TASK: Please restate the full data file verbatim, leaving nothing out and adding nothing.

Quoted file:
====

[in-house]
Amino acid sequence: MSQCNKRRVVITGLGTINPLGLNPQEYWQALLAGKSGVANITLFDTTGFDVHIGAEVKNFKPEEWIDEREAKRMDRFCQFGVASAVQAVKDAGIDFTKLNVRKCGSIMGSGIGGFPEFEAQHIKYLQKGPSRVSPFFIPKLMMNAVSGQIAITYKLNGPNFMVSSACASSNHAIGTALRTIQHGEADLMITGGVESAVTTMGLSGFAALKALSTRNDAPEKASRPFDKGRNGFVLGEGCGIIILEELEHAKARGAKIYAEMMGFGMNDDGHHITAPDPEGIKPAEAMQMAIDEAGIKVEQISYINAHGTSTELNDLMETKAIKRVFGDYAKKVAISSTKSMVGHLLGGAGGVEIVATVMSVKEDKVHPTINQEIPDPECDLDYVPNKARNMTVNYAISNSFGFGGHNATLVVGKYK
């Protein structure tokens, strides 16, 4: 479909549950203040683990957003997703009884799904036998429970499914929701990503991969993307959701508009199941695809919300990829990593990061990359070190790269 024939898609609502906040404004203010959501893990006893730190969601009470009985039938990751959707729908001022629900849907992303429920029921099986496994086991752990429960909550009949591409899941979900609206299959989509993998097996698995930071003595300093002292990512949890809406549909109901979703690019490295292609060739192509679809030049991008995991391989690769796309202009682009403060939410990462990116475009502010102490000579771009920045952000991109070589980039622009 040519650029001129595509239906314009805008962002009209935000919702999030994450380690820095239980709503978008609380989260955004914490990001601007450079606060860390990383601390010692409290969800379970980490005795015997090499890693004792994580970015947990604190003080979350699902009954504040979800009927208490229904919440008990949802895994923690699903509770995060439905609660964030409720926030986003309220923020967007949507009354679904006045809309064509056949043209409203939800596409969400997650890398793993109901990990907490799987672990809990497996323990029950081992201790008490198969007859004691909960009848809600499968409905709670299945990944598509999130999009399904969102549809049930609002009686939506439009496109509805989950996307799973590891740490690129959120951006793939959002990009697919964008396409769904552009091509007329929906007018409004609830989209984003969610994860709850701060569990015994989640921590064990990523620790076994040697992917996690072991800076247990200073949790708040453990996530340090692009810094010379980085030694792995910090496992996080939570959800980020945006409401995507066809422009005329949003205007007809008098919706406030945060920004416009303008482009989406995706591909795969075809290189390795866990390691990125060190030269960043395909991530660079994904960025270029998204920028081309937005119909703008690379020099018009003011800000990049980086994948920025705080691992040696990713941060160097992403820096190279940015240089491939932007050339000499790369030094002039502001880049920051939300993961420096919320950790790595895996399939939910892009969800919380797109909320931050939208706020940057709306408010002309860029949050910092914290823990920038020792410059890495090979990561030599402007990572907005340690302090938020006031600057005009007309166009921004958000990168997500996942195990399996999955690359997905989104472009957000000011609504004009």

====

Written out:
[in-house]
Amino acid sequence: MSQCNKRRVVITGLGTINPLGLNPQEYWQALLAGKSGVANITLFDTTGFDVHIGAEVKNFKPEEWIDEREAKRMDRFCQFGVASAVQAVKDAGIDFTKLNVRKCGSIMGSGIGGFPEFEAQHIKYLQKGPSRVSPFFIPKLMMNAVSGQIAITYKLNGPNFMVSSACASSNHAIGTALRTIQHGEADLMITGGVESAVTTMGLSGFAALKALSTRNDAPEKASRPFDKGRNGFVLGEGCGIIILEELEHAKARGAKIYAEMMGFGMNDDGHHITAPDPEGIKPAEAMQMAIDEAGIKVEQISYINAHGTSTELNDLMETKAIKRVFGDYAKKVAISSTKSMVGHLLGGAGGVEIVATVMSVKEDKVHPTINQEIPDPECDLDYVPNKARNMTVNYAISNSFGFGGHNATLVVGKYK
């Protein structure tokens, strides 16, 4: 479909549950203040683990957003997703009884799904036998429970499914929701990503991969993307959701508009199941695809919300990829990593990061990359070190790269 024939898609609502906040404004203010959501893990006893730190969601009470009985039938990751959707729908001022629900849907992303429920029921099986496994086991752990429960909550009949591409899941979900609206299959989509993998097996698995930071003595300093002292990512949890809406549909109901979703690019490295292609060739192509679809030049991008995991391989690769796309202009682009403060939410990462990116475009502010102490000579771009920045952000991109070589980039622009 040519650029001129595509239906314009805008962002009209935000919702999030994450380690820095239980709503978008609380989260955004914490990001601007450079606060860390990383601390010692409290969800379970980490005795015997090499890693004792994580970015947990604190003080979350699902009954504040979800009927208490229904919440008990949802895994923690699903509770995060439905609660964030409720926030986003309220923020967007949507009354679904006045809309064509056949043209409203939800596409969400997650890398793993109901990990907490799987672990809990497996323990029950081992201790008490198969007859004691909960009848809600499968409905709670299945990944598509999130999009399904969102549809049930609002009686939506439009496109509805989950996307799973590891740490690129959120951006793939959002990009697919964008396409769904552009091509007329929906007018409004609830989209984003969610994860709850701060569990015994989640921590064990990523620790076994040697992917996690072991800076247990200073949790708040453990996530340090692009810094010379980085030694792995910090496992996080939570959800980020945006409401995507066809422009005329949003205007007809008098919706406030945060920004416009303008482009989406995706591909795969075809290189390795866990390691990125060190030269960043395909991530660079994904960025270029998204920028081309937005119909703008690379020099018009003011800000990049980086994948920025705080691992040696990713941060160097992403820096190279940015240089491939932007050339000499790369030094002039502001880049920051939300993961420096919320950790790595895996399939939910892009969800919380797109909320931050939208706020940057709306408010002309860029949050910092914290823990920038020792410059890495090979990561030599402007990572907005340690302090938020006031600057005009007309166009921004958000990168997500996942195990399996999955690359997905989104472009957000000011609504004009």